Eventually I got this unique holiday under control.  All the kids would have a small paper sack taped to the side of the desk--if you had large paper bags it would look like you weren't getting many Valentine--smaller bags were good!  I have to admit I took great enjoyment watching them try to go around the room delivering Valentine cards and trying very hard to look like they were very unconcerned.  This activity would take place during recess and lunch hour.  How to look non-commital.  

One problem I never solved was that most of my students wanted to send me the biggest Valentine Day card they could find.  I understood the desire but tried hard to suggest that they might do well by my getting one like the rest of the kids in the class.  And of course, I had to be sure each child got a Valentine card from me.

In later years I signed the card with my dog's name, Stormy.  This was a big time hit.  Getting a card from Stormy was valuable.  And in a few cases, some Valentine Cards were erased and Stormy's name written over.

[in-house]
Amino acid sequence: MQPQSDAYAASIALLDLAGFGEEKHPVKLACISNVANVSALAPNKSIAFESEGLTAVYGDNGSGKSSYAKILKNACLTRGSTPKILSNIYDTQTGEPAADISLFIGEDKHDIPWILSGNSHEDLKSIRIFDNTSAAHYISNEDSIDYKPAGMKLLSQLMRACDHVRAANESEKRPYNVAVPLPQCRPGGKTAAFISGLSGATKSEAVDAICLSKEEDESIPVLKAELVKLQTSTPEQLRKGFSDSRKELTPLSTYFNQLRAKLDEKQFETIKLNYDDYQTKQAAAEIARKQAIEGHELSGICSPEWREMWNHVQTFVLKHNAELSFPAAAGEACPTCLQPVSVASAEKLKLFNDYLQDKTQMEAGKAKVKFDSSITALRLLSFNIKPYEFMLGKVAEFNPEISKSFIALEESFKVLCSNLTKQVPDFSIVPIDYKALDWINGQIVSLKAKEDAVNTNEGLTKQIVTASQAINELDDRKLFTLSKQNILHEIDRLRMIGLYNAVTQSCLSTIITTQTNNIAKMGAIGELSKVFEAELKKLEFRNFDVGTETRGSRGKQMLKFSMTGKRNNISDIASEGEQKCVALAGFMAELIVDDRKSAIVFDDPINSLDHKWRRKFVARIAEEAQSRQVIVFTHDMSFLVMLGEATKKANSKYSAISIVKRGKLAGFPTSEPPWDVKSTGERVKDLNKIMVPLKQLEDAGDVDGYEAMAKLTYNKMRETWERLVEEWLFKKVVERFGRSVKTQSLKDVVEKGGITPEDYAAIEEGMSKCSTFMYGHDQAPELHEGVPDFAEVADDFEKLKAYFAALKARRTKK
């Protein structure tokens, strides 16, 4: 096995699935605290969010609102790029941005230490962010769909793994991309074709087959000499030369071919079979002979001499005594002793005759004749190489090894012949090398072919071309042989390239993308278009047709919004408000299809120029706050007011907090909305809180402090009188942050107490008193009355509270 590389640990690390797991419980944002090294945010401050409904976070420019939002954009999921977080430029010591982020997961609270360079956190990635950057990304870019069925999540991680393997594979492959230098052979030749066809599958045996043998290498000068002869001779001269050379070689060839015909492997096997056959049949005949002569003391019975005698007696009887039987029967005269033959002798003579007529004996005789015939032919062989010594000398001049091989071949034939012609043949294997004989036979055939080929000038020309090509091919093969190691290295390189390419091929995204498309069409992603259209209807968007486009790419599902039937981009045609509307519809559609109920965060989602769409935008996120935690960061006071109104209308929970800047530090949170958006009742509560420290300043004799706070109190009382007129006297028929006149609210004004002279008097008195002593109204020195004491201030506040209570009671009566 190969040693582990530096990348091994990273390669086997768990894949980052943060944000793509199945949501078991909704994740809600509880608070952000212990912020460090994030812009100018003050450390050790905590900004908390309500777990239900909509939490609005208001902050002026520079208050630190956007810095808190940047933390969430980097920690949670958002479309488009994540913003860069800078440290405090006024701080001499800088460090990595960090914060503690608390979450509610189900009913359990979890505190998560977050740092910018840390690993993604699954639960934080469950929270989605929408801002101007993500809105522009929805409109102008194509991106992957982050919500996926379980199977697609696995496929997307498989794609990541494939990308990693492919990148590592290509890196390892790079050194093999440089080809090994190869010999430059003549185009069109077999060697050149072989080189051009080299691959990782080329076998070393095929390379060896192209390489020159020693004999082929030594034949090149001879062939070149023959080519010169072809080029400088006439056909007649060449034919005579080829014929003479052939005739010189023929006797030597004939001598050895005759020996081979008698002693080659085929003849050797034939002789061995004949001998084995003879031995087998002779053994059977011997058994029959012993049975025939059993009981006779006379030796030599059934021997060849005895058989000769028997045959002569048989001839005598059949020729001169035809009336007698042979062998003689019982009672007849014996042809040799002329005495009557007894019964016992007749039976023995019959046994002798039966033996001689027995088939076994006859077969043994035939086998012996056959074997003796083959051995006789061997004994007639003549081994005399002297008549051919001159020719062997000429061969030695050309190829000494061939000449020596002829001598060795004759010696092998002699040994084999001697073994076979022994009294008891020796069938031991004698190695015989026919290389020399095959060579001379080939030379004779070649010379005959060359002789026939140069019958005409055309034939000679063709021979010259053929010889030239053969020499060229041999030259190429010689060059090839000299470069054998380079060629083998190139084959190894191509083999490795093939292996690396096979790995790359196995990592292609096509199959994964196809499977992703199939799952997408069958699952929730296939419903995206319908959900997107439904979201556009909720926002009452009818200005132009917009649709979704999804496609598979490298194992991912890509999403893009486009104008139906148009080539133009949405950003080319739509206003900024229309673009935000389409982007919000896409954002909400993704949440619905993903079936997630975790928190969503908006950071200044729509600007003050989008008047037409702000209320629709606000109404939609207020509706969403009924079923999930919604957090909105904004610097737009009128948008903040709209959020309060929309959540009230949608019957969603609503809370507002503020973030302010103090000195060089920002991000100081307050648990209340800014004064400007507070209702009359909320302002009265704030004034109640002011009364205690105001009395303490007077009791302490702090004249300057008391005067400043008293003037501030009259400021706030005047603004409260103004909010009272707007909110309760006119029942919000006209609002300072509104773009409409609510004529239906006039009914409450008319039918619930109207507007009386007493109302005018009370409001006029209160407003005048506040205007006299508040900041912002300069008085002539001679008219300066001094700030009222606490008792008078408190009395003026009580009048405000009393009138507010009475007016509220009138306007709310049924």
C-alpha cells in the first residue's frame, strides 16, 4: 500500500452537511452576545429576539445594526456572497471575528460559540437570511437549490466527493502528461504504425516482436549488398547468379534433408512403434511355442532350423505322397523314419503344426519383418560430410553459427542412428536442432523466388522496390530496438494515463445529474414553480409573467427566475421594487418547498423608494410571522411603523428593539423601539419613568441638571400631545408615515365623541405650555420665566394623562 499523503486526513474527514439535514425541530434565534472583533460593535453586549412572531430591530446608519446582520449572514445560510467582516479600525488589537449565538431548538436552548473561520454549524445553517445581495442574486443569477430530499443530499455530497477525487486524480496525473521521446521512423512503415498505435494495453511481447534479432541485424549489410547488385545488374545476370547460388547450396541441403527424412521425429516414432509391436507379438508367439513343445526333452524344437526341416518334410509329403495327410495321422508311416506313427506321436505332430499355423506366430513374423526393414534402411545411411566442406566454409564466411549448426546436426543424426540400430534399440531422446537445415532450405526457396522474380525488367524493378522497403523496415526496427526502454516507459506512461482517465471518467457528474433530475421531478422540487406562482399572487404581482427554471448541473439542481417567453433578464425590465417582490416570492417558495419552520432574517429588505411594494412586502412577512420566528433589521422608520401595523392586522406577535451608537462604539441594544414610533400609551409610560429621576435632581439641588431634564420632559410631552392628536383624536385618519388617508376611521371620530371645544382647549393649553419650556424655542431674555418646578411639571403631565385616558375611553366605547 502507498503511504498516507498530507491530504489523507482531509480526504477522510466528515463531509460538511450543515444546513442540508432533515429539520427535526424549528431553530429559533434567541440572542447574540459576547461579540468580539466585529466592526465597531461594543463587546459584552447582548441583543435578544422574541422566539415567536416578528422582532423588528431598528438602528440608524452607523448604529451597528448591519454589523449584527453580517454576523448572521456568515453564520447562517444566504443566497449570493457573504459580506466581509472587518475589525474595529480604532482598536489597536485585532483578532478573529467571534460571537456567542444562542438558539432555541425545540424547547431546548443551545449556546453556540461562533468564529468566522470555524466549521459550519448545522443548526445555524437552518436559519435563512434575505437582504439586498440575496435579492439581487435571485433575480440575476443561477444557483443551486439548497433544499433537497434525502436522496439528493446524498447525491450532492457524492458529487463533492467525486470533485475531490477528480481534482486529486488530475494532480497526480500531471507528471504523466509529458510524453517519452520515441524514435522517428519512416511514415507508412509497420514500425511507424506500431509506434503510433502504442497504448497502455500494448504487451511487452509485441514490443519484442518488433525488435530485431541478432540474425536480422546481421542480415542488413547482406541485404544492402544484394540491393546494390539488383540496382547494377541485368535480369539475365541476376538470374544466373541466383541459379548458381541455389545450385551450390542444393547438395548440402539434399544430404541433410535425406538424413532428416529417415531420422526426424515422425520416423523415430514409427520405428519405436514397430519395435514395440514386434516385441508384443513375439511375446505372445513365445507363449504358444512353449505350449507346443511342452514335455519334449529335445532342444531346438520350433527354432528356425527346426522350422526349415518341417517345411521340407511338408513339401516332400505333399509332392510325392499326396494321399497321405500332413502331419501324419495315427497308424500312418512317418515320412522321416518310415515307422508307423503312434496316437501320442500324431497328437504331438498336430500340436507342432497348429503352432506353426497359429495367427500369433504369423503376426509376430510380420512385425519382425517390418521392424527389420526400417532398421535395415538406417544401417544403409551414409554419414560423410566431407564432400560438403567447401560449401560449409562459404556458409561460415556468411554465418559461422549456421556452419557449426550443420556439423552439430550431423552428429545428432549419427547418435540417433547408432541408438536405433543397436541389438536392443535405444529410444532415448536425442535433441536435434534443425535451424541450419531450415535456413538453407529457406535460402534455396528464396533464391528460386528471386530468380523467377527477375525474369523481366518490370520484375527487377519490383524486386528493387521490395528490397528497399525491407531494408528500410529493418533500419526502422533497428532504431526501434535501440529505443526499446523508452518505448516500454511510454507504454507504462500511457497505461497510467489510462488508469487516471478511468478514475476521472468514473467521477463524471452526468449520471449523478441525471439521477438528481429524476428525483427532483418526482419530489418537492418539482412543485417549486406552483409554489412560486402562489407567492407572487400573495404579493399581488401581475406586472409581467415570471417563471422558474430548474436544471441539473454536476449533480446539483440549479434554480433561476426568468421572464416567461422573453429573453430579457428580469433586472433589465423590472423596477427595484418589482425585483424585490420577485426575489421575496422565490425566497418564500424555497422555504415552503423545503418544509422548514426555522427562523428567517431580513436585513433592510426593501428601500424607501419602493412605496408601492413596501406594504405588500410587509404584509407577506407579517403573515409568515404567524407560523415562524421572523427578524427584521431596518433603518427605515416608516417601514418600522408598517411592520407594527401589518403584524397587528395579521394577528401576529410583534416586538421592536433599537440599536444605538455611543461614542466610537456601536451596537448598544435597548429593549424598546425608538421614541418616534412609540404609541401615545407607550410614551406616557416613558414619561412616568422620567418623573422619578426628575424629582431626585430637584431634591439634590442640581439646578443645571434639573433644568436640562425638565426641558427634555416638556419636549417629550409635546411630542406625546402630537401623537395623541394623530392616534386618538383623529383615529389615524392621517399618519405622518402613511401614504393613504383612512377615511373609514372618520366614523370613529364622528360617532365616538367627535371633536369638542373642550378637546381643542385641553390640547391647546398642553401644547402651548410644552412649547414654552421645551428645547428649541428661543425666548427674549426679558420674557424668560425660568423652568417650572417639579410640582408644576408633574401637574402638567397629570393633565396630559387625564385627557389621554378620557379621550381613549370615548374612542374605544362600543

In today's world I can see a whole line of reasoning in teaching the kids about being green and being conservationist.  I suspect i would have to have some rules or policy on sending Valentine cards by e-mail.  But I suspect that discussion we use to have on why everyone should get a card might evolve into why we ought to send nice cards and not mean cards.  Is there a place in our classroom for meanness?  

Isn't this interesting that even today we are trying to teach our children about the cultures and norms of our society.  John Dewey had it correct--we pass on the values that we hold dear.  But where does this fit into the curriculum?  Can we add it to the test scores.  Are the schools that "outlaw" Valentine Day correct?  Personally I think it was always a good thing and would mandate that we keep it in the curriculum even today.  It is part of the social milieu that makes life interesting, fascinating and worthwhile.

So....happy Valentine Day to you all.  Have you sent a Valentine to your favorite teacher?  You ought to.